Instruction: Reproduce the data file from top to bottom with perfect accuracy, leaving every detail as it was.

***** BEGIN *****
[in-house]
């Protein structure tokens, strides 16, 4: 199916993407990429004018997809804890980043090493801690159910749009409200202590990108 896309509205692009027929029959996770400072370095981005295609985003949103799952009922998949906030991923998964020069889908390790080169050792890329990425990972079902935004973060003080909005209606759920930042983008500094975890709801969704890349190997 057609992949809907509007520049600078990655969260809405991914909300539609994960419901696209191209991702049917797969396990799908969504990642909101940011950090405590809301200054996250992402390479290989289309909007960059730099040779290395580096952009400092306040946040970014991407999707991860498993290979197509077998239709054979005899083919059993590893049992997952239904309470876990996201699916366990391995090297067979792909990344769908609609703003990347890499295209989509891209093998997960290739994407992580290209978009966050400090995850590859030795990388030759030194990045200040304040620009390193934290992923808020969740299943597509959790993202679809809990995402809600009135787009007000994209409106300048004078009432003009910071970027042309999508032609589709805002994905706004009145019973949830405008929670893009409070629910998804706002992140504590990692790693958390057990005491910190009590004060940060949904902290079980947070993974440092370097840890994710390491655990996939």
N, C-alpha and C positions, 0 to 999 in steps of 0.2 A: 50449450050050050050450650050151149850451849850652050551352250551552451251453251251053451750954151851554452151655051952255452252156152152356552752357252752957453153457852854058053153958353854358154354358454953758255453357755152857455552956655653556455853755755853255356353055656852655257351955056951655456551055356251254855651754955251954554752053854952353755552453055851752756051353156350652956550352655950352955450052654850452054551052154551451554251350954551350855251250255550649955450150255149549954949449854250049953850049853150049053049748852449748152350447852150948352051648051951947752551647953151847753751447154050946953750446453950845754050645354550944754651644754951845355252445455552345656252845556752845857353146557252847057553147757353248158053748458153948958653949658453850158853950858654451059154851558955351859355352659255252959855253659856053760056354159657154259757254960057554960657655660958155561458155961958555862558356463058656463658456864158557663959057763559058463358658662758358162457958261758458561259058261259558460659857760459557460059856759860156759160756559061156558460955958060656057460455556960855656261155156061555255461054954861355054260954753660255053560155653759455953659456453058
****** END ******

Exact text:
[in-house]
């Protein structure tokens, strides 16, 4: 199916993407990429004018997809804890980043090493801690159910749009409200202590990108 896309509205692009027929029959996770400072370095981005295609985003949103799952009922998949906030991923998964020069889908390790080169050792890329990425990972079902935004973060003080909005209606759920930042983008500094975890709801969704890349190997 057609992949809907509007520049600078990655969260809405991914909300539609994960419901696209191209991702049917797969396990799908969504990642909101940011950090405590809301200054996250992402390479290989289309909007960059730099040779290395580096952009400092306040946040970014991407999707991860498993290979197509077998239709054979005899083919059993590893049992997952239904309470876990996201699916366990391995090297067979792909990344769908609609703003990347890499295209989509891209093998997960290739994407992580290209978009966050400090995850590859030795990388030759030194990045200040304040620009390193934290992923808020969740299943597509959790993202679809809990995402809600009135787009007000994209409106300048004078009432003009910071970027042309999508032609589709805002994905706004009145019973949830405008929670893009409070629910998804706002992140504590990692790693958390057990005491910190009590004060940060949904902290079980947070993974440092370097840890994710390491655990996939």
N, C-alpha and C positions, 0 to 999 in steps of 0.2 A: 50449450050050050050450650050151149850451849850652050551352250551552451251453251251053451750954151851554452151655051952255452252156152152356552752357252752957453153457852854058053153958353854358154354358454953758255453357755152857455552956655653556455853755755853255356353055656852655257351955056951655456551055356251254855651754955251954554752053854952353755552453055851752756051353156350652956550352655950352955450052654850452054551052154551451554251350954551350855251250255550649955450150255149549954949449854250049953850049853150049053049748852449748152350447852150948352051648051951947752551647953151847753751447154050946953750446453950845754050645354550944754651644754951845355252445455552345656252845556752845857353146557252847057553147757353248158053748458153948958653949658453850158853950858654451059154851558955351859355352659255252959855253659856053760056354159657154259757254960057554960657655660958155561458155961958555862558356463058656463658456864158557663959057763559058463358658662758358162457958261758458561259058261259558460659857760459557460059856759860156759160756559061156558460955958060656057460455556960855656261155156061555255461054954861355054260954753660255053560155653759455953659456453058